Heels & Horsepower Magazine


Is It Safe To Drive On A Cracked Rim?

By Vuyi Mpofu

Even though rims are generally sturdy, they aren’t immune to getting damaged and can result in blow-outs. 

There is a joke which says that if you drive in a straight line on any road in South Africa, chances are you are intoxicated; whereas if you drive haphazardly are you are most likely to be sober.  Why? Well, when you zig-zag across the road the assumption is that you are avoiding potholes.

Cracked rims are just as much of a threat to your safety and the overall performance of your car as any other component of your vehicle.  Sometimes, it is quite easy to spot a crack on the rim but at other times, the crack can be quite fine, making it difficult to spot. 

Either way, most motorists may be unaware that there is a problem, hence it is important to regularly check the integrity of your vehicle every other day and even more so before going on a long-distance drive.

Image credit: carcomplaints.com

Common causes of rim damage

It may not always be possible to avoid damaging a rim but to avoid costly repairs, here are a few things you might want to steer (pun intended) clear of.

  1. Hitting a pothole

Potholes are the bane of our lives.  They vary in width and depth and should always be approached cautiously particularly because they are a serious threat to the longevity of a car’s tyres and rims. 

A lethal combination of the speed of a car, coupled with the depth, width and sharpness of the edge of a pothole has been known to rip a tyre right off its rim; shredding it almost instantly on point of contact.

At other times, the damage is not as visible to the naked eye but can reveal itself over time. 

2. Driving on a flat or poorly inflated tyre

A properly inflated tyre can absorb impact from bumps and other anomalies on the road.  However, a tyre that has low pressure will not absorb any impact from any irregularities on the road’s surface.  Instead, the force of such impact will hit the rim directly thereby causing damage such as cracks or dings. 

3. Driving over a curb

On roads such as ours which are, in some instances, devoid of even the faintest remnants of paint, one can occasionally drive over an unmarked curb or similar hard shoulder.  This is more prevalent when driving on unfamiliar or poorly lit roads.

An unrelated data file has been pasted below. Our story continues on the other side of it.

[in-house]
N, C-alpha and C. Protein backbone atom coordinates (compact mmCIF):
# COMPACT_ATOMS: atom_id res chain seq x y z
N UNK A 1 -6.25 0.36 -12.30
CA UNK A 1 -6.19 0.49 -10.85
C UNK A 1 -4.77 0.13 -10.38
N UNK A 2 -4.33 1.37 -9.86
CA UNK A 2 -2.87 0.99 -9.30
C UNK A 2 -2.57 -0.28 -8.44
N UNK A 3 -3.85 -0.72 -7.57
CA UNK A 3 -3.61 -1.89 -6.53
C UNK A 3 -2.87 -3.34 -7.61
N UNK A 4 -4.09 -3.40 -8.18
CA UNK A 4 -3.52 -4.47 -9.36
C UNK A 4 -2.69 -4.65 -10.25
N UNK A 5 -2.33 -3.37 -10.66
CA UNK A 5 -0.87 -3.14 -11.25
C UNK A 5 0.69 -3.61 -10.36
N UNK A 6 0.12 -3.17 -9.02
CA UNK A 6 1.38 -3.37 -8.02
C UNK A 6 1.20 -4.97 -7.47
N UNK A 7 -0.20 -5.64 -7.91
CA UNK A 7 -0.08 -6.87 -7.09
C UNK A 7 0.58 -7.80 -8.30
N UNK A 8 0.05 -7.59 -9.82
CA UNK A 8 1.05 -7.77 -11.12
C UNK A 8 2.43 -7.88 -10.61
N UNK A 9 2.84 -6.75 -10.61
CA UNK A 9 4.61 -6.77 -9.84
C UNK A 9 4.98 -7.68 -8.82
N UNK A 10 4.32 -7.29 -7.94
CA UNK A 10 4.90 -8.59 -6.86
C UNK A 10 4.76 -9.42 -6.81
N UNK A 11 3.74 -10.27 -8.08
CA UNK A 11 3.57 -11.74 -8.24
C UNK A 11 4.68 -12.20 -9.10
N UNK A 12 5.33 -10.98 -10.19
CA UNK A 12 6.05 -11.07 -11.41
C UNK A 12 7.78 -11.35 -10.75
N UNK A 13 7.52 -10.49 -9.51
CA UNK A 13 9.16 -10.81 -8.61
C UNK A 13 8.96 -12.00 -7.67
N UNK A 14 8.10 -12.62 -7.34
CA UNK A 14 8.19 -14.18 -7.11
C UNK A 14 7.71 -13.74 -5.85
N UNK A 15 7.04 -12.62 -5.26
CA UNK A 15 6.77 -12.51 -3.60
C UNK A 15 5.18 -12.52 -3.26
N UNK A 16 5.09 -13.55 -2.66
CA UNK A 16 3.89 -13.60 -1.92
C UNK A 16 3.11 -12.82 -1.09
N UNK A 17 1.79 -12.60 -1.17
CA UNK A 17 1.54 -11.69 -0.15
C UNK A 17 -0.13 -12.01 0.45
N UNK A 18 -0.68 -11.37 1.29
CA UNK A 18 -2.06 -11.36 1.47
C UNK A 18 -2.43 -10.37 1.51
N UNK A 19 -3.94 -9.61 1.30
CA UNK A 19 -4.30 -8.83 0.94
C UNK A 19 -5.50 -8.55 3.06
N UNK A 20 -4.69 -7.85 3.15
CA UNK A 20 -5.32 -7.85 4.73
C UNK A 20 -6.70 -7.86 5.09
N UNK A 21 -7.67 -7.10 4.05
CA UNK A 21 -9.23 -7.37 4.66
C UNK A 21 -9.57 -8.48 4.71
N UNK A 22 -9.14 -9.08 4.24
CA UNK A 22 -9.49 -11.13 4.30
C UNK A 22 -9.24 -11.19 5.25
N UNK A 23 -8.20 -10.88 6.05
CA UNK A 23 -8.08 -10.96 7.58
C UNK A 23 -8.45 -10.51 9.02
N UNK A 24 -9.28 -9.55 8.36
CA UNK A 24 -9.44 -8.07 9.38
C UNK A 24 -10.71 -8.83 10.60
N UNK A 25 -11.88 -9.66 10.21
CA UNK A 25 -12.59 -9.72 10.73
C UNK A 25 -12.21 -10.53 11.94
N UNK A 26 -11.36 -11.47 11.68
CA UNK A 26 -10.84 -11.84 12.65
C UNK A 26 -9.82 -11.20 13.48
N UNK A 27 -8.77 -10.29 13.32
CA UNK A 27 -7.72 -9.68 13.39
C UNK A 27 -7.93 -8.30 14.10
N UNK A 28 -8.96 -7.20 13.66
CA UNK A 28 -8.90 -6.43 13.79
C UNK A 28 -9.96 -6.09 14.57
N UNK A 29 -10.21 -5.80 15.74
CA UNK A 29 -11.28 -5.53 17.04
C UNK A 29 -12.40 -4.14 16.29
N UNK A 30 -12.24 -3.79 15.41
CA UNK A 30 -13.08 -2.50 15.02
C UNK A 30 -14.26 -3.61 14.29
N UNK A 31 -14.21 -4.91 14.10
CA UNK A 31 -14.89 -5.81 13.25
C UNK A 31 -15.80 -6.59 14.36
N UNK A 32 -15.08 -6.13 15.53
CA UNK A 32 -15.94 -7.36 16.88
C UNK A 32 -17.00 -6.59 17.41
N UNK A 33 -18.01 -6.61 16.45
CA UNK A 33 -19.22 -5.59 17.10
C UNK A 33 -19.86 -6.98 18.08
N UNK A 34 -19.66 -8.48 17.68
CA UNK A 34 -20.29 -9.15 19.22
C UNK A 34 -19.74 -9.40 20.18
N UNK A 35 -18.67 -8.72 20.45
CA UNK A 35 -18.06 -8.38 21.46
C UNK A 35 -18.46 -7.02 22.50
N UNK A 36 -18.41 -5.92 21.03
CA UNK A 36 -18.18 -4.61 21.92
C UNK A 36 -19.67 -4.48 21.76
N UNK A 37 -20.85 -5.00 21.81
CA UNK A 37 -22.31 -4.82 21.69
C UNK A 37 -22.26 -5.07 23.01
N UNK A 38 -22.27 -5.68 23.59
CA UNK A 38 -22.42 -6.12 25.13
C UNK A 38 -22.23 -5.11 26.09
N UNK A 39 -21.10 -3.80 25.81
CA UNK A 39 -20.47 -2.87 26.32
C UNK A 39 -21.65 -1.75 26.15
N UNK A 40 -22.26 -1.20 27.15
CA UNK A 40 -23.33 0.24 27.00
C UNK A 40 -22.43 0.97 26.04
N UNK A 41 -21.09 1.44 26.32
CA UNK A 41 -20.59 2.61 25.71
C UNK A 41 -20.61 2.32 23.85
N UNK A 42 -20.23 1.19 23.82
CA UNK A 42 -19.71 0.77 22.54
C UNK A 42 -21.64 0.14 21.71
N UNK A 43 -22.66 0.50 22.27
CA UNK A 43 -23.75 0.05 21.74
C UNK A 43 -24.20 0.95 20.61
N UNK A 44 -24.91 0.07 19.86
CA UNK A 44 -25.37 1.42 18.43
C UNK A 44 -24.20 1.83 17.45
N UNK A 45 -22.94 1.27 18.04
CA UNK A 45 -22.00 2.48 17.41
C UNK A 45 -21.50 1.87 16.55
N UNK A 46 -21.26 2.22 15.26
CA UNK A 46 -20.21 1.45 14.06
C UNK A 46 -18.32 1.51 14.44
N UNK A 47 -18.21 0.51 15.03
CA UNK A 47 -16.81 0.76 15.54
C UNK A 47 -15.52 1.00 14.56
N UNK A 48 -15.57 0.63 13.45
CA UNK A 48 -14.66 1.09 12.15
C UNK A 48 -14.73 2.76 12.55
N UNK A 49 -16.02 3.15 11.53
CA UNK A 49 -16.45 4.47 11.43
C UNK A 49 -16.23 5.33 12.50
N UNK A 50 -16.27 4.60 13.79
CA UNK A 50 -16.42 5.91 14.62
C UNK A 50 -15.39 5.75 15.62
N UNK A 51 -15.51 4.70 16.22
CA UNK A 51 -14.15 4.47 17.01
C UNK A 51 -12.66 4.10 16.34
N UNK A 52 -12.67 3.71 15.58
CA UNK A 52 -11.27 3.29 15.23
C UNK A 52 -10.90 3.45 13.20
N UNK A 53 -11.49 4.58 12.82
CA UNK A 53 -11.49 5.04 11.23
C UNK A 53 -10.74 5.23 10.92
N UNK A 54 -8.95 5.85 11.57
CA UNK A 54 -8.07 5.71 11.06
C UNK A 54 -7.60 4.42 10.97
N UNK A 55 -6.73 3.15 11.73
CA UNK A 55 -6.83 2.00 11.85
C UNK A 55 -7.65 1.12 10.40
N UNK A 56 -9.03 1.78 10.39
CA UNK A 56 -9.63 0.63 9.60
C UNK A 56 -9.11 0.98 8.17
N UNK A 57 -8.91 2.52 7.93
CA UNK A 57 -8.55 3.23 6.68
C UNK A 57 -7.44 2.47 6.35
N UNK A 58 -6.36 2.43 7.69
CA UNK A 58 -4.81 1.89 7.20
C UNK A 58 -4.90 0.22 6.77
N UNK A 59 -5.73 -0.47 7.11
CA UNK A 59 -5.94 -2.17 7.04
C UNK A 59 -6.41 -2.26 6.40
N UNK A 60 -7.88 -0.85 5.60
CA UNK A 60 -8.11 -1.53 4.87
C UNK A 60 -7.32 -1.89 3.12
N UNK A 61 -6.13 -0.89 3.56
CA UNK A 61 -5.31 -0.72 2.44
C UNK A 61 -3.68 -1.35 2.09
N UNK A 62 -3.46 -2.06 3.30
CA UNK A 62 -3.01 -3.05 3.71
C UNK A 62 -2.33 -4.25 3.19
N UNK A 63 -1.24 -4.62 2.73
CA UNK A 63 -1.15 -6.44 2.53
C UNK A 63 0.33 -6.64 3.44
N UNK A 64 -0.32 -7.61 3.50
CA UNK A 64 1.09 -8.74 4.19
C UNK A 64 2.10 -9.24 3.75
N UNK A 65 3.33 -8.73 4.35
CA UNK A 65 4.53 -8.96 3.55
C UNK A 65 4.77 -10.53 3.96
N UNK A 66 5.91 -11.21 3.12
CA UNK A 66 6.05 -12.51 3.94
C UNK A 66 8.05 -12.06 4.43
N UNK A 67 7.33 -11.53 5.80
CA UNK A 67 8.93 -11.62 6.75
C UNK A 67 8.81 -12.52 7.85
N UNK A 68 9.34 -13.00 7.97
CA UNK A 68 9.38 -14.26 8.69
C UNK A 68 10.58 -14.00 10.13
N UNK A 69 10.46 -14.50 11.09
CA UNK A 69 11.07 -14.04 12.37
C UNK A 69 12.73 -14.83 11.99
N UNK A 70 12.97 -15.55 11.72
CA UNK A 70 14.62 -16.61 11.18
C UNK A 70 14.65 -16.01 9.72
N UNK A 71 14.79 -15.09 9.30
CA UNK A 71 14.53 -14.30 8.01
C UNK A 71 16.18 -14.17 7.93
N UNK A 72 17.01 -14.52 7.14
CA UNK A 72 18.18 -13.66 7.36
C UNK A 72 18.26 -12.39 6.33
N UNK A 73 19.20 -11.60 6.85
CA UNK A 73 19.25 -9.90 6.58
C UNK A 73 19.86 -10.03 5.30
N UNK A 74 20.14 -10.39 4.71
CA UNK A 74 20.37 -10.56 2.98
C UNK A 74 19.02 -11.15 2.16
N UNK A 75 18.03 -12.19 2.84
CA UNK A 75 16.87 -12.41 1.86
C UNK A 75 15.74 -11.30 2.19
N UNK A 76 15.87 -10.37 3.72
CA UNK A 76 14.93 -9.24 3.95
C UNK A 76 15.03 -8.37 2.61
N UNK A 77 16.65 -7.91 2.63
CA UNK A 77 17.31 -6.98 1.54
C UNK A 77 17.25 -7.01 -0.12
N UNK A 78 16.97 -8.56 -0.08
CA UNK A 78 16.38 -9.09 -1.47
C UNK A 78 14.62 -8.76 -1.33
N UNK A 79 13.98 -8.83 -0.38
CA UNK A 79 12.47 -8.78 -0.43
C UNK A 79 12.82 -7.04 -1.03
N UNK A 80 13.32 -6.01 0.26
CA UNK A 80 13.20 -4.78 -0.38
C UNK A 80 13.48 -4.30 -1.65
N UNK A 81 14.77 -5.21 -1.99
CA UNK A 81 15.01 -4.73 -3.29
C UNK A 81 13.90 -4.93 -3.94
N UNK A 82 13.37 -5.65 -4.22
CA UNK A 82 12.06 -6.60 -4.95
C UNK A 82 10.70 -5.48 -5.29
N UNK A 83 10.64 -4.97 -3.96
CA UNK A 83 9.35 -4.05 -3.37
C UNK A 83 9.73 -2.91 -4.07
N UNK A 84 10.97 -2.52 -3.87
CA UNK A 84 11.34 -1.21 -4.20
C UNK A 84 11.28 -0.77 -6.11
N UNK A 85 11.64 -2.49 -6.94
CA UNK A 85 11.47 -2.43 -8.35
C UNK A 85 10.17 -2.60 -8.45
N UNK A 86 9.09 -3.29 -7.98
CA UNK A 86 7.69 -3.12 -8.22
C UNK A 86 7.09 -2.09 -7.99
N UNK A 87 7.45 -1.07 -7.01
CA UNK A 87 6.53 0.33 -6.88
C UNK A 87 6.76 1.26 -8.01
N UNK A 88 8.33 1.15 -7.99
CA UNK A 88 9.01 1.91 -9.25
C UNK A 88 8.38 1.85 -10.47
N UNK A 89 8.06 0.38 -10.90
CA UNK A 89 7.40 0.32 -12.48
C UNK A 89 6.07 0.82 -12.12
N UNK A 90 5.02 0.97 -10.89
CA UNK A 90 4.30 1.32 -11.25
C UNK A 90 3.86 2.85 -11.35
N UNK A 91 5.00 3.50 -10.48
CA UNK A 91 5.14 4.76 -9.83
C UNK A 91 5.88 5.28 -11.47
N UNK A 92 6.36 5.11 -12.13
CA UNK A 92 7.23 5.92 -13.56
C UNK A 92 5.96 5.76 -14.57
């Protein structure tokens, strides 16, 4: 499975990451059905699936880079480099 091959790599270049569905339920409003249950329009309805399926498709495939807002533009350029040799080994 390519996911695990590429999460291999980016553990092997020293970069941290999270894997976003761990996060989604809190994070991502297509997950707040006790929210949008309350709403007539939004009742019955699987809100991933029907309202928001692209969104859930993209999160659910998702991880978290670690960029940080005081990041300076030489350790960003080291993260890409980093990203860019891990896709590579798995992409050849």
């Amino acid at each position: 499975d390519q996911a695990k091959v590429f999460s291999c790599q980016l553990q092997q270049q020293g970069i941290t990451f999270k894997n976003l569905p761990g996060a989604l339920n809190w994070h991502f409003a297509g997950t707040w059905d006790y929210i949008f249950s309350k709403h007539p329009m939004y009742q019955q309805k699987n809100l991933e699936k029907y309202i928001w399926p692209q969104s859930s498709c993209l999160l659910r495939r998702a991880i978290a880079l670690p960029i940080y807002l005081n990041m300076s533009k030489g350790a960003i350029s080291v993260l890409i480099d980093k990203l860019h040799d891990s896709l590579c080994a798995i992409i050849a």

How can I tell if my rim is damaged?

  1. A visual inspection of your tyres and rim is one way to check the health of your wheels. 
  2. Another is noticing a continuous vibration through the steering wheel or an unfamiliar sound emanating from the direction of the affected wheel. 
  3. Lastly, when you notice that your tyres can no longer retain pressure for long, forcing you to pump them more often than normal, chances are there is a problem with your wheels.

Is it safe to drive with a cracked rim?

My quick and short answer is no.

No matter how small or fine the crack might be, it would be best to have the rim replaced as soon as possible.  Cracks on your rim are a hazard and can jeopardize your safety and that of other motorists around you.

The smallest crack could either grow over time or widen exponentially at the slight of impacts.  In either scenario, where there is a crack on your rim there is a very real possibility that the air from our tyres could escape abruptly and without warning.  Should this happen, even the most skilled drivers would have a hard time controlling the vehicle.

If you suspect that you have a cracked or bent rim, it is best to have it attended to immediately.   Remember that your rim holds your car’s tyres and that the only contact you have with the road is about the size of the palm of your hand.  

Should there be an abnormality on your rim, then suffice it to say there will be an abnormality with your tyres, causing a ripple effect which could result in a tyre blow-out, serious injury, expensive damage to your vehicle and at worst – death.

It’s better to be safe – and out of pocket due to having replaced a rim – than injured or sorry.

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